Digital transformation is a term that means a lot of different things to different enterprises, and plans for execution vary widely between organizations. Even within a particular enterprise, digital transformation can span years and require many changes throughout the process. New technologies and changing priorities necessitate a hands-on approach to executing the plan.
As a result, digital transformation requires a champion. Line-of-business managers and IT may have differing priorities and needs, and the plan can sprawl out of control without a leader to guide implementation, budgeting, and other critical aspects.
To put this struggle in perspective, consider that the end user experience drives the competitive nature of digital transformation. The marketing team, for example, knows that without mobile-first, personalized responses and streaming data, they can’t outperform their rivals for market share. As a result, the marketing team pushes for cloud solutions that deliver high-performance, streaming data experiences to mobile users.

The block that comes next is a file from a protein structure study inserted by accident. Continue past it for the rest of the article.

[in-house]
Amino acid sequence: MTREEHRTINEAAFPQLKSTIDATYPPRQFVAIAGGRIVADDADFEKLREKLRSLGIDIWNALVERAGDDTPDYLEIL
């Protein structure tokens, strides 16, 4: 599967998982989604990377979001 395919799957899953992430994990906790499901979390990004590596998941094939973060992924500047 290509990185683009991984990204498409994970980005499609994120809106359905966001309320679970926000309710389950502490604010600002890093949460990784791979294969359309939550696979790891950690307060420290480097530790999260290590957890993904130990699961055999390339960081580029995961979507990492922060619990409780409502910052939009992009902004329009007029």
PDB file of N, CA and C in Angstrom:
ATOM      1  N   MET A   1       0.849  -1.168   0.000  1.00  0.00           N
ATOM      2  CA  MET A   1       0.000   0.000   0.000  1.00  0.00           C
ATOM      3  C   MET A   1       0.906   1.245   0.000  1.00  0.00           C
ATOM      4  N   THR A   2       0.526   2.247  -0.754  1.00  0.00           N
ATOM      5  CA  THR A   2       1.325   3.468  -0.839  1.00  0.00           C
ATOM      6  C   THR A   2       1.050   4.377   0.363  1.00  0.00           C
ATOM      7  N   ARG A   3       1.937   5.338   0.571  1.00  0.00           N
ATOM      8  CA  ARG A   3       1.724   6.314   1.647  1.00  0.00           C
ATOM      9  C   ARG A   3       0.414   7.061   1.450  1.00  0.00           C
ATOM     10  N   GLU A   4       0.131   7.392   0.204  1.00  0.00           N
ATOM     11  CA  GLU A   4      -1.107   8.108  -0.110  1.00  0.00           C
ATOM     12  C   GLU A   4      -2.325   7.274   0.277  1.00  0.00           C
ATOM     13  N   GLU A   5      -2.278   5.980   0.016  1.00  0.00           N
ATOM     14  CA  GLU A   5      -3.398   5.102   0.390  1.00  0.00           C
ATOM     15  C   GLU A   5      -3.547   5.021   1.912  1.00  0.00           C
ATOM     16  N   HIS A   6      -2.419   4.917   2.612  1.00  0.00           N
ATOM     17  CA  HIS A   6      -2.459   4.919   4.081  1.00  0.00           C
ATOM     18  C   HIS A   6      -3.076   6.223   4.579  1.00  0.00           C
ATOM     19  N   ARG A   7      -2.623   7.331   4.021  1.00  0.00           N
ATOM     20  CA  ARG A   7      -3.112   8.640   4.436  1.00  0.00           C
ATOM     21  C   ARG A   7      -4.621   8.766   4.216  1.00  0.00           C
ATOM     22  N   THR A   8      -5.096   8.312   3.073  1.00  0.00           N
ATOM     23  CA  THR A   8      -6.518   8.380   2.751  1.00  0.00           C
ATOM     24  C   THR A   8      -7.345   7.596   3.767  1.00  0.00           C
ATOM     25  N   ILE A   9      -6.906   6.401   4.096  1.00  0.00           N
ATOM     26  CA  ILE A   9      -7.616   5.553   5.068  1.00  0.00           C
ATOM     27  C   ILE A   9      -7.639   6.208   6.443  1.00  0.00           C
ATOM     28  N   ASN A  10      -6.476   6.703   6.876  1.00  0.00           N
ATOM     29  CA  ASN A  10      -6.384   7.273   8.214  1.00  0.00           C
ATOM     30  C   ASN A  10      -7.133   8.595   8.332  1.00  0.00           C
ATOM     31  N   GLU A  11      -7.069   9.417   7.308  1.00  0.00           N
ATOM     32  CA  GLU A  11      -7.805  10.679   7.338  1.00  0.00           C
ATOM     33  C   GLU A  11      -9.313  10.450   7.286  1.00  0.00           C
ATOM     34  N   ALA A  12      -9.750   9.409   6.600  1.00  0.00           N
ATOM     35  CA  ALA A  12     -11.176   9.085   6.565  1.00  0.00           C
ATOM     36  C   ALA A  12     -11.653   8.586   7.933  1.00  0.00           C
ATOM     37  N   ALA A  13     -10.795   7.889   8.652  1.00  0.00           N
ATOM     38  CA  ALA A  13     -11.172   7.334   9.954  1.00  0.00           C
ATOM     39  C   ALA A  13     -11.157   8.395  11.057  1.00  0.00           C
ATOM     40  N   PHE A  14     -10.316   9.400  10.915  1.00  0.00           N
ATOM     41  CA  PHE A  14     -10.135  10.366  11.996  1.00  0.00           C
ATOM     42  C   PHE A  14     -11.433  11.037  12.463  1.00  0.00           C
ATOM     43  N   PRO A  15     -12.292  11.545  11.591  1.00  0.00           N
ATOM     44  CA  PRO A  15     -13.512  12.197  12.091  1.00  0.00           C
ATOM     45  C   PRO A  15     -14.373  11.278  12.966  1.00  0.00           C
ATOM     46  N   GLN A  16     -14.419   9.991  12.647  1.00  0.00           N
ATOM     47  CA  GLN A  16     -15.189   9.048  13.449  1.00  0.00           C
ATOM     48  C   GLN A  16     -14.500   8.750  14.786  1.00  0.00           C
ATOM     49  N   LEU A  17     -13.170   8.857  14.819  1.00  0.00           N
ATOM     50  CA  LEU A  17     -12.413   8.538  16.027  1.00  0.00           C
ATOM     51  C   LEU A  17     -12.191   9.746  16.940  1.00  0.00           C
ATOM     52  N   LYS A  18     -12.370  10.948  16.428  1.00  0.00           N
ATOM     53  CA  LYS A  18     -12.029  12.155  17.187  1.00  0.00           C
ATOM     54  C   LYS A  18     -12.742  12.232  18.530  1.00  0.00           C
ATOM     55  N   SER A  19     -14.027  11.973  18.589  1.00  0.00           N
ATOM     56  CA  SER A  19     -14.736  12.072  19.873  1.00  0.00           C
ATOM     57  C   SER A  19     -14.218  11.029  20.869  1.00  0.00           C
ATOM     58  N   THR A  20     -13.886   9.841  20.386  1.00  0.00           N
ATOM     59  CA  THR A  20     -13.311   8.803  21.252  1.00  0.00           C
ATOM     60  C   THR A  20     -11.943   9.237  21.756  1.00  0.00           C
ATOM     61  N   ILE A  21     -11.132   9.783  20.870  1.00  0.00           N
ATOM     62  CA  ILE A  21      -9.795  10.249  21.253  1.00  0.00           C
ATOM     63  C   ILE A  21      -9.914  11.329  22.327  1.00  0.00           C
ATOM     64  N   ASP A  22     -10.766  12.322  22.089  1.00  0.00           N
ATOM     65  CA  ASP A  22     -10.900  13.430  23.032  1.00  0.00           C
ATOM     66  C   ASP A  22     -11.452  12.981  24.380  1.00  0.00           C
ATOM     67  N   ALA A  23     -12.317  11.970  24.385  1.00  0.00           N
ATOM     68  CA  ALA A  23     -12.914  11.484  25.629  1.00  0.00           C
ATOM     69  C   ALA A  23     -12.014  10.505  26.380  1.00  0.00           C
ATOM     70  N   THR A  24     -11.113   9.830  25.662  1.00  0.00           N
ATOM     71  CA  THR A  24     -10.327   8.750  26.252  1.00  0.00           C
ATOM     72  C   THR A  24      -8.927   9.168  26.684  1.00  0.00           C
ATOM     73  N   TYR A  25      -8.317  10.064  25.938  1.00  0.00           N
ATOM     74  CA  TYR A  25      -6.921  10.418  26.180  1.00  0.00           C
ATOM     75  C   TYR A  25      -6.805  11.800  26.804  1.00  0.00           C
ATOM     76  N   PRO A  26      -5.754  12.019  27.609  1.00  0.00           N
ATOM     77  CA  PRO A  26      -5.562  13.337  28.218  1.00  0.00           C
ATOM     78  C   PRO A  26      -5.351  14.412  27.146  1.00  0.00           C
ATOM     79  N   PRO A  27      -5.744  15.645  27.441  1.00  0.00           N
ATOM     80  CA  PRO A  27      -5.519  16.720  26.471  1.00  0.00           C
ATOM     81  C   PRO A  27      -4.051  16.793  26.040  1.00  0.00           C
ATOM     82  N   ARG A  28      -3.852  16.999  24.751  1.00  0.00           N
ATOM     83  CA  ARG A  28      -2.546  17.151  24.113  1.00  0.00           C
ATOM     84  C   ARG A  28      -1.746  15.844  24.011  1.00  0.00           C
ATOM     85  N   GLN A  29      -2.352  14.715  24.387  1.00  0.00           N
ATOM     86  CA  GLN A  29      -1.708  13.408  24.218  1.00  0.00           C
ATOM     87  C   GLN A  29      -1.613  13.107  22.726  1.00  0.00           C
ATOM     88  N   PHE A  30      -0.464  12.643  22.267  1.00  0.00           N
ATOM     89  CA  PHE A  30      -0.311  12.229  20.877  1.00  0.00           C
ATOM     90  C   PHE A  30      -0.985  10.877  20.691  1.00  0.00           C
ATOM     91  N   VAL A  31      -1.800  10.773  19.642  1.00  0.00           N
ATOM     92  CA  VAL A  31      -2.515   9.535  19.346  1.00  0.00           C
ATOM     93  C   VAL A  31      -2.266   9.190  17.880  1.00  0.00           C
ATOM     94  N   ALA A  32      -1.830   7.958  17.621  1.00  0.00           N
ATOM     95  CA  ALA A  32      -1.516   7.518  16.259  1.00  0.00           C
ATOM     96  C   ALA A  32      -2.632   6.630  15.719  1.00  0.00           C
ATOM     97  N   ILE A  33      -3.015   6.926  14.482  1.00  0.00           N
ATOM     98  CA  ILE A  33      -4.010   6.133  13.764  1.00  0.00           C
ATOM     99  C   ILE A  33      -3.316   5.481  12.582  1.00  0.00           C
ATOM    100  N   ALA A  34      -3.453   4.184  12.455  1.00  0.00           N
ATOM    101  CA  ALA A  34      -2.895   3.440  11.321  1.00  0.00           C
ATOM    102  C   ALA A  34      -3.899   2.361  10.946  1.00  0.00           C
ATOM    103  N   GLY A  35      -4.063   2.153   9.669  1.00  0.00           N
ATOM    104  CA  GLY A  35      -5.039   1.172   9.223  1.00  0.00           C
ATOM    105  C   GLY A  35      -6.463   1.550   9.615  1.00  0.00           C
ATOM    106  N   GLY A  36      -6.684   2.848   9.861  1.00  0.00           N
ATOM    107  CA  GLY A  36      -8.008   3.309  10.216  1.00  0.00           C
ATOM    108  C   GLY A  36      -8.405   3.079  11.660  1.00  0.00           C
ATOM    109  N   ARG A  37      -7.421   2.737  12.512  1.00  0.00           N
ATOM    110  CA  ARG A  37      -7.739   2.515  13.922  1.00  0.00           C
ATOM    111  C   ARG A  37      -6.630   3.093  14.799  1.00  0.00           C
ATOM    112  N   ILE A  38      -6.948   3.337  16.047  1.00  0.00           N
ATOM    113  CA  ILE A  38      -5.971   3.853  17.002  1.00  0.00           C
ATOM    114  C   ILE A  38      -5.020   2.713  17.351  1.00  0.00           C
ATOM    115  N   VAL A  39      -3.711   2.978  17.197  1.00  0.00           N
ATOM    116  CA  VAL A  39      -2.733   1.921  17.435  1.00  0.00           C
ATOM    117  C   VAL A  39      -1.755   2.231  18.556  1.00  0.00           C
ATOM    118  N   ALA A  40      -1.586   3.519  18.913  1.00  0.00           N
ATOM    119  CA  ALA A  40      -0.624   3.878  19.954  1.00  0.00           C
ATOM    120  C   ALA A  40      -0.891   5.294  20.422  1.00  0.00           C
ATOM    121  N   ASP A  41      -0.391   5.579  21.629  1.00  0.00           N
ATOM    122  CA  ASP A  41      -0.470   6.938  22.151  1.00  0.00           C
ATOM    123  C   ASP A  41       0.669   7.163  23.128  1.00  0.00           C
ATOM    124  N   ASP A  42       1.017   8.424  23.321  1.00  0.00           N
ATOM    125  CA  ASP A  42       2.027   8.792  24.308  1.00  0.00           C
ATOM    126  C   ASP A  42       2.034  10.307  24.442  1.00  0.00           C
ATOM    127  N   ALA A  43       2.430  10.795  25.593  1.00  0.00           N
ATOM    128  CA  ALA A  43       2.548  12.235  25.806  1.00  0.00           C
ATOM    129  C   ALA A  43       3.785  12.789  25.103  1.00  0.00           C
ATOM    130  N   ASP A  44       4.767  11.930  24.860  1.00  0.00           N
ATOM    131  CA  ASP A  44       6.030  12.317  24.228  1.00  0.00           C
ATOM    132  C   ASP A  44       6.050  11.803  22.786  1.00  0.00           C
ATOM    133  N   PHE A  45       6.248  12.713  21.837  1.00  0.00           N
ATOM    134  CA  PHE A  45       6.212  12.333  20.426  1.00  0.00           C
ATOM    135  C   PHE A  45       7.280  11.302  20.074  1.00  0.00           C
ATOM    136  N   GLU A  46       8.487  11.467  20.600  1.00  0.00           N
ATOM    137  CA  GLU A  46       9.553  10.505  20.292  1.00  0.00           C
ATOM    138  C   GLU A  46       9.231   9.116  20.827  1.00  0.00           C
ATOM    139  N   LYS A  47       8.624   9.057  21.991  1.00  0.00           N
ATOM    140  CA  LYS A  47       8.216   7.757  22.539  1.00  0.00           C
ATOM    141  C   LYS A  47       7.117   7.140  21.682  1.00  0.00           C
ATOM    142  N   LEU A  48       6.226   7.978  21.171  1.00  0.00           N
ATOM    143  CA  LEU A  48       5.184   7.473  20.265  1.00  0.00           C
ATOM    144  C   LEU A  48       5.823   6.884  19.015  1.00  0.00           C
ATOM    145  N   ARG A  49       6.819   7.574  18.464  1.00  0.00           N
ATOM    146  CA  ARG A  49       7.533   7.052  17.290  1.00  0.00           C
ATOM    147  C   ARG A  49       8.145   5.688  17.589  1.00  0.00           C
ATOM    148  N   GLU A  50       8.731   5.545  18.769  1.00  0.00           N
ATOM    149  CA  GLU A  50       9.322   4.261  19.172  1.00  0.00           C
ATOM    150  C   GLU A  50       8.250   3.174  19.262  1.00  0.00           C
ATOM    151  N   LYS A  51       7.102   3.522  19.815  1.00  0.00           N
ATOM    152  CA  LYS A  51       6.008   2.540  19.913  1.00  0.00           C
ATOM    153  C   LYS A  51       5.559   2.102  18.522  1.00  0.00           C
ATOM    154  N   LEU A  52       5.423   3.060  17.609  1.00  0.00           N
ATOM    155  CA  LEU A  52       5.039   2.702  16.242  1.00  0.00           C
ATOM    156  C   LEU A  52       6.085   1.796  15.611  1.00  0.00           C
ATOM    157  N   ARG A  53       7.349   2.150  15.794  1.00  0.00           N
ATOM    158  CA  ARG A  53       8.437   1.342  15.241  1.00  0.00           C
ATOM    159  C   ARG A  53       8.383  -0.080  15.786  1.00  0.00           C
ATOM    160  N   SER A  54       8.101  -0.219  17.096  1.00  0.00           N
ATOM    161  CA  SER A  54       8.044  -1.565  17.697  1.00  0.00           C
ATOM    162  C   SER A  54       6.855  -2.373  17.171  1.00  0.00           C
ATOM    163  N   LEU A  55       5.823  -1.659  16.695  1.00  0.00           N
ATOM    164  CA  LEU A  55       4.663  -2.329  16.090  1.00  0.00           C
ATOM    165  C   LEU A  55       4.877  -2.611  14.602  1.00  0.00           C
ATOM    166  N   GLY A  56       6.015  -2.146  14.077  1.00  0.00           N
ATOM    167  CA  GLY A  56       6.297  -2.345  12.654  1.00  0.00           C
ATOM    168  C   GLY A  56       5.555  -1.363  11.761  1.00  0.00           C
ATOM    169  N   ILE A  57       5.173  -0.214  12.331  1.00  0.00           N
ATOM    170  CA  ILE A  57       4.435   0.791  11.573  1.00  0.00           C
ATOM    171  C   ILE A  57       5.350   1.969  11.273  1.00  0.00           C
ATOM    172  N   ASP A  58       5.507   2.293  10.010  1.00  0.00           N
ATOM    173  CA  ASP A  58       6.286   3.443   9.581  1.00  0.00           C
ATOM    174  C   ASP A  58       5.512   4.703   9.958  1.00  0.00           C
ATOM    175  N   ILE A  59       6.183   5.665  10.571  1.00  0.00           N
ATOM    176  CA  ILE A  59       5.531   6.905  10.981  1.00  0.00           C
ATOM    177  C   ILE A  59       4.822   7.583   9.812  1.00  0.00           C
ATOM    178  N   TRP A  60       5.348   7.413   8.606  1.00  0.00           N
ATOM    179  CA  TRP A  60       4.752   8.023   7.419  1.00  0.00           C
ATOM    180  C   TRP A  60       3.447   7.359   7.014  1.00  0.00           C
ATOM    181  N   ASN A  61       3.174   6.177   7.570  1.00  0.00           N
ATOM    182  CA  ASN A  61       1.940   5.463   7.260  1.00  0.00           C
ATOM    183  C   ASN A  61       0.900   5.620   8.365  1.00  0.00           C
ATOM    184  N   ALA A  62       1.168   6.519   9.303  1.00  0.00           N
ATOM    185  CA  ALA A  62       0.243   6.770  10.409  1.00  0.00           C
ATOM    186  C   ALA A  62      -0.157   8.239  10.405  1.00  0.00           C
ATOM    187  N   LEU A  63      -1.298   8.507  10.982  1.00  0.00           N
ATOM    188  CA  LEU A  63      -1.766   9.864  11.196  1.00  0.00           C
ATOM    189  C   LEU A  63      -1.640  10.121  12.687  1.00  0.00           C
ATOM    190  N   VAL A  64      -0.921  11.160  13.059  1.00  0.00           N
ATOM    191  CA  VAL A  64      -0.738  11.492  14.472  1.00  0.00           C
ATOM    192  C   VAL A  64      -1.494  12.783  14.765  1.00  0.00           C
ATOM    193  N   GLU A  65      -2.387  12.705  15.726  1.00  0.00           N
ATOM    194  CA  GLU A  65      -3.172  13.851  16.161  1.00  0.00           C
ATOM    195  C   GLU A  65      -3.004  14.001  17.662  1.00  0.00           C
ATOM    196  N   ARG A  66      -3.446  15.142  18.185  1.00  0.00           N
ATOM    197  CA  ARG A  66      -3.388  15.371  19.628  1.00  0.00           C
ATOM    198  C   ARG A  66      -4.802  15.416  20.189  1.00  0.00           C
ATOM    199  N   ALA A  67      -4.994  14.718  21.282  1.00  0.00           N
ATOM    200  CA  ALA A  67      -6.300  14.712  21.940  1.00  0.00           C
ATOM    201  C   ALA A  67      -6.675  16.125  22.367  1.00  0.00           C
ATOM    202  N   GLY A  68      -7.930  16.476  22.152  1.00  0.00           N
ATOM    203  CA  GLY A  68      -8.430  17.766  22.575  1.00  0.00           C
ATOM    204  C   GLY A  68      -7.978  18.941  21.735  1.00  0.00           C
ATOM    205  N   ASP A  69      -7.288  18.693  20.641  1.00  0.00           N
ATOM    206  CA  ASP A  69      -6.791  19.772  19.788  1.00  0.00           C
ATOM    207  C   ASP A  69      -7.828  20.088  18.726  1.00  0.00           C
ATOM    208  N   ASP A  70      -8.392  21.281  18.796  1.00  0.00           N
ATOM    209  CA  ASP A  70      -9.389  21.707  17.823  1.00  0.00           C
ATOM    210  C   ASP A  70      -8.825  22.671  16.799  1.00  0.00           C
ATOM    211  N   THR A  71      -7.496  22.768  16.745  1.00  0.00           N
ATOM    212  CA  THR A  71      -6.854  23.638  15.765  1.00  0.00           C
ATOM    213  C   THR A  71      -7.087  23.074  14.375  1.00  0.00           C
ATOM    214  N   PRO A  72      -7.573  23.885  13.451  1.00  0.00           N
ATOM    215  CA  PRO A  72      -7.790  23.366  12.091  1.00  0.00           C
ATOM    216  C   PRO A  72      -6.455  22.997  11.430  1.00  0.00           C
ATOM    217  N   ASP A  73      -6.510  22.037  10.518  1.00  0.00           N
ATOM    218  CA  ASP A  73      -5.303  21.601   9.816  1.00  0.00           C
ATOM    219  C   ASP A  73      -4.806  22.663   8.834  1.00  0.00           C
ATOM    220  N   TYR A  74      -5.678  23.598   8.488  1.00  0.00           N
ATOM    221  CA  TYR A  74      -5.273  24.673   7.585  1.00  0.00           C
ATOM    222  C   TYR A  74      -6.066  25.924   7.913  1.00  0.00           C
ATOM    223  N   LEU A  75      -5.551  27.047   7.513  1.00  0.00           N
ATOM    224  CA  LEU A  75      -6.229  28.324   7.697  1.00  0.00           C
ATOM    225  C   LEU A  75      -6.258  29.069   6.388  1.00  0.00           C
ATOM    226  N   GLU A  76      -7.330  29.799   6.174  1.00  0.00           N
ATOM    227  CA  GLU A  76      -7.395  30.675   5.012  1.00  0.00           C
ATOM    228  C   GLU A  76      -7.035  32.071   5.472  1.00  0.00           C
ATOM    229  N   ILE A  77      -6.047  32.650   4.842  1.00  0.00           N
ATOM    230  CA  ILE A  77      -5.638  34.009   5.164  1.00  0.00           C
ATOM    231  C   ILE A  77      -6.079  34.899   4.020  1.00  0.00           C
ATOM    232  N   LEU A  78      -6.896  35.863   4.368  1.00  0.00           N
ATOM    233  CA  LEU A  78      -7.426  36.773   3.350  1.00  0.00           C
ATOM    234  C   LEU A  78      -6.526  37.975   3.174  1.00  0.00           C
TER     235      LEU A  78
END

It may make sense for line-of-business managers to take the helm of digital transformation because they understand the priorities that need to be addressed to stay competitive. The training that would keep IT up to date on the technology needed to support digital transformation could be provided to personnel in each line of business instead, providing the necessary insight to implement cloud technology.
There are drawbacks to giving line-of-business personnel ownership of digital transformation. They may lack the depth of knowledge of the technology to ensure an understanding of how isolated cloud solution choices impact the wider infrastructure and costs of IT.
When IT takes the helm, they may not have the same drive to implement solutions in a timely manner, failing to understand the pace that competitors are keeping. Conversely, a line-of-business manager will view the competitive forces driving transformation, and make decisions based on that information.
The best approach may be balanced leadership, with IT personnel embedded in line-of-business teams to aid the technological side of implementation with a better understanding of factors like cloud sprawl and cold data storage and how they can affect costs and infrastructure.
The cloud offers a major disruption in business processes, and IT needs to position itself as an invaluable voice in the digital transformation era. CIOs should take a leadership role but work in partnership with line-of-business managers to ensure digital transformation is successful and that IT remains an indispensable part of the process.
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